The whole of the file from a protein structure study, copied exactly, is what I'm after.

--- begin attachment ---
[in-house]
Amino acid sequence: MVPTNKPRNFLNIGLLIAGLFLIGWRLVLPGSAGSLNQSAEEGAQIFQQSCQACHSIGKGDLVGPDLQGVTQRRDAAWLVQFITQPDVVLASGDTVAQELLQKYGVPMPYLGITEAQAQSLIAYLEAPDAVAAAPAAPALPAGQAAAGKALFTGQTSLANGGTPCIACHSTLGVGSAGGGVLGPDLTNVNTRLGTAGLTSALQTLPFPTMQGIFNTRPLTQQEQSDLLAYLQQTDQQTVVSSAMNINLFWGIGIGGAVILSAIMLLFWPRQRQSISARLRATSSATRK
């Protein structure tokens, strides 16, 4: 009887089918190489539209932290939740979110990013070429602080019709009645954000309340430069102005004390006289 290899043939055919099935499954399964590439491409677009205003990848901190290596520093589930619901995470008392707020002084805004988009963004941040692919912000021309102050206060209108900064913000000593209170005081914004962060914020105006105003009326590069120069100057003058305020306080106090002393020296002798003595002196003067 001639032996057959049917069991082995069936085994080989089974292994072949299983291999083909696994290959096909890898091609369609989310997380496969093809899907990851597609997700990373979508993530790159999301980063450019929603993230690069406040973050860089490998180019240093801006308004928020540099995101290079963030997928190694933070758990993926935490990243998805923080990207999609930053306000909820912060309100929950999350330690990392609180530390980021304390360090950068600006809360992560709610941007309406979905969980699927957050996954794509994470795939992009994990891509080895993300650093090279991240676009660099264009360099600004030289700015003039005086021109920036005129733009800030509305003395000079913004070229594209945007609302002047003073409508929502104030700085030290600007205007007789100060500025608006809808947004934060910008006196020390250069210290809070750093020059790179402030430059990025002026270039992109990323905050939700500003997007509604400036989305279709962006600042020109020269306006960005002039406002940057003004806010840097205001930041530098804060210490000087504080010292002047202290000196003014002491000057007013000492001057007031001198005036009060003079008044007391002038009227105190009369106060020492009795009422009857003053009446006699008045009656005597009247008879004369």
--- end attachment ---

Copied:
[in-house]
Amino acid sequence: MVPTNKPRNFLNIGLLIAGLFLIGWRLVLPGSAGSLNQSAEEGAQIFQQSCQACHSIGKGDLVGPDLQGVTQRRDAAWLVQFITQPDVVLASGDTVAQELLQKYGVPMPYLGITEAQAQSLIAYLEAPDAVAAAPAAPALPAGQAAAGKALFTGQTSLANGGTPCIACHSTLGVGSAGGGVLGPDLTNVNTRLGTAGLTSALQTLPFPTMQGIFNTRPLTQQEQSDLLAYLQQTDQQTVVSSAMNINLFWGIGIGGAVILSAIMLLFWPRQRQSISARLRATSSATRK
């Protein structure tokens, strides 16, 4: 009887089918190489539209932290939740979110990013070429602080019709009645954000309340430069102005004390006289 290899043939055919099935499954399964590439491409677009205003990848901190290596520093589930619901995470008392707020002084805004988009963004941040692919912000021309102050206060209108900064913000000593209170005081914004962060914020105006105003009326590069120069100057003058305020306080106090002393020296002798003595002196003067 001639032996057959049917069991082995069936085994080989089974292994072949299983291999083909696994290959096909890898091609369609989310997380496969093809899907990851597609997700990373979508993530790159999301980063450019929603993230690069406040973050860089490998180019240093801006308004928020540099995101290079963030997928190694933070758990993926935490990243998805923080990207999609930053306000909820912060309100929950999350330690990392609180530390980021304390360090950068600006809360992560709610941007309406979905969980699927957050996954794509994470795939992009994990891509080895993300650093090279991240676009660099264009360099600004030289700015003039005086021109920036005129733009800030509305003395000079913004070229594209945007609302002047003073409508929502104030700085030290600007205007007789100060500025608006809808947004934060910008006196020390250069210290809070750093020059790179402030430059990025002026270039992109990323905050939700500003997007509604400036989305279709962006600042020109020269306006960005002039406002940057003004806010840097205001930041530098804060210490000087504080010292002047202290000196003014002491000057007013000492001057007031001198005036009060003079008044007391002038009227105190009369106060020492009795009422009857003053009446006699008045009656005597009247008879004369």